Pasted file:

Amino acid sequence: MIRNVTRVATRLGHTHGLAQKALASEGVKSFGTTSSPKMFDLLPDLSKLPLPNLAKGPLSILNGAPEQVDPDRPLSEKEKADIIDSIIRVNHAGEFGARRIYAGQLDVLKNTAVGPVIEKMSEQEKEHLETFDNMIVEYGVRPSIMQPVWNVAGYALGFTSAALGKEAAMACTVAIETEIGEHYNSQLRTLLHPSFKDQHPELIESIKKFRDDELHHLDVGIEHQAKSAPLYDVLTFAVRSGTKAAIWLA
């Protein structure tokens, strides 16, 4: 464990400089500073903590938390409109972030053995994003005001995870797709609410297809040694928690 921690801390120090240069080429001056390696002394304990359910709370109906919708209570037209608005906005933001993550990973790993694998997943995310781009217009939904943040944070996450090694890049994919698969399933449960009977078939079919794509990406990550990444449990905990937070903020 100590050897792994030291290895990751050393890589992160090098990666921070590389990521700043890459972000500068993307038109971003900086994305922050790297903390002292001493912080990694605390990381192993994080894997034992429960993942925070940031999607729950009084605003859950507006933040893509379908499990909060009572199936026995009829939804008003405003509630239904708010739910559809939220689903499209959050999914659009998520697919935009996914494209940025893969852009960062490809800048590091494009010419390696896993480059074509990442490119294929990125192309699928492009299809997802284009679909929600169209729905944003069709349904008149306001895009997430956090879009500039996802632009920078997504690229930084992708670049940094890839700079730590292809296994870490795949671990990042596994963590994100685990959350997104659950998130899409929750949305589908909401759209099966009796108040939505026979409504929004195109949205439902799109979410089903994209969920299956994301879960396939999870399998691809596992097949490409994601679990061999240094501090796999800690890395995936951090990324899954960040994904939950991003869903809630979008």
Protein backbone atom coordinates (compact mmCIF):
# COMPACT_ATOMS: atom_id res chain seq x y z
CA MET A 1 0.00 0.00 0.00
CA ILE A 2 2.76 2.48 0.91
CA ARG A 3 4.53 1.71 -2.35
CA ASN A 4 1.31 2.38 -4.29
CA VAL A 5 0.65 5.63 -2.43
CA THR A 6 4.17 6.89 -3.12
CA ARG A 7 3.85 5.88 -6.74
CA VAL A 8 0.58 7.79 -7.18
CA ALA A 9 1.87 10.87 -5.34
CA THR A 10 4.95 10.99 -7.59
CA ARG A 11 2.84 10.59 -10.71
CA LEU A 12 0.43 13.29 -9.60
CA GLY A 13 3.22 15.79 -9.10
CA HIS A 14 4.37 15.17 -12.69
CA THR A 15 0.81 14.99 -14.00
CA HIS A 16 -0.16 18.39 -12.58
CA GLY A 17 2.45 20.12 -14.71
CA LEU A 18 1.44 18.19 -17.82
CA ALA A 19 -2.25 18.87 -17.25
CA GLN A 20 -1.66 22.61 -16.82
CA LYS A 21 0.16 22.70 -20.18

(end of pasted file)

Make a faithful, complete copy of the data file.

Amino acid sequence: MIRNVTRVATRLGHTHGLAQKALASEGVKSFGTTSSPKMFDLLPDLSKLPLPNLAKGPLSILNGAPEQVDPDRPLSEKEKADIIDSIIRVNHAGEFGARRIYAGQLDVLKNTAVGPVIEKMSEQEKEHLETFDNMIVEYGVRPSIMQPVWNVAGYALGFTSAALGKEAAMACTVAIETEIGEHYNSQLRTLLHPSFKDQHPELIESIKKFRDDELHHLDVGIEHQAKSAPLYDVLTFAVRSGTKAAIWLA
């Protein structure tokens, strides 16, 4: 464990400089500073903590938390409109972030053995994003005001995870797709609410297809040694928690 921690801390120090240069080429001056390696002394304990359910709370109906919708209570037209608005906005933001993550990973790993694998997943995310781009217009939904943040944070996450090694890049994919698969399933449960009977078939079919794509990406990550990444449990905990937070903020 100590050897792994030291290895990751050393890589992160090098990666921070590389990521700043890459972000500068993307038109971003900086994305922050790297903390002292001493912080990694605390990381192993994080894997034992429960993942925070940031999607729950009084605003859950507006933040893509379908499990909060009572199936026995009829939804008003405003509630239904708010739910559809939220689903499209959050999914659009998520697919935009996914494209940025893969852009960062490809800048590091494009010419390696896993480059074509990442490119294929990125192309699928492009299809997802284009679909929600169209729905944003069709349904008149306001895009997430956090879009500039996802632009920078997504690229930084992708670049940094890839700079730590292809296994870490795949671990990042596994963590994100685990959350997104659950998130899409929750949305589908909401759209099966009796108040939505026979409504929004195109949205439902799109979410089903994209969920299956994301879960396939999870399998691809596992097949490409994601679990061999240094501090796999800690890395995936951090990324899954960040994904939950991003869903809630979008």
Protein backbone atom coordinates (compact mmCIF):
# COMPACT_ATOMS: atom_id res chain seq x y z
CA MET A 1 0.00 0.00 0.00
CA ILE A 2 2.76 2.48 0.91
CA ARG A 3 4.53 1.71 -2.35
CA ASN A 4 1.31 2.38 -4.29
CA VAL A 5 0.65 5.63 -2.43
CA THR A 6 4.17 6.89 -3.12
CA ARG A 7 3.85 5.88 -6.74
CA VAL A 8 0.58 7.79 -7.18
CA ALA A 9 1.87 10.87 -5.34
CA THR A 10 4.95 10.99 -7.59
CA ARG A 11 2.84 10.59 -10.71
CA LEU A 12 0.43 13.29 -9.60
CA GLY A 13 3.22 15.79 -9.10
CA HIS A 14 4.37 15.17 -12.69
CA THR A 15 0.81 14.99 -14.00
CA HIS A 16 -0.16 18.39 -12.58
CA GLY A 17 2.45 20.12 -14.71
CA LEU A 18 1.44 18.19 -17.82
CA ALA A 19 -2.25 18.87 -17.25
CA GLN A 20 -1.66 22.61 -16.82
CA LYS A 21 0.16 22.70 -20.18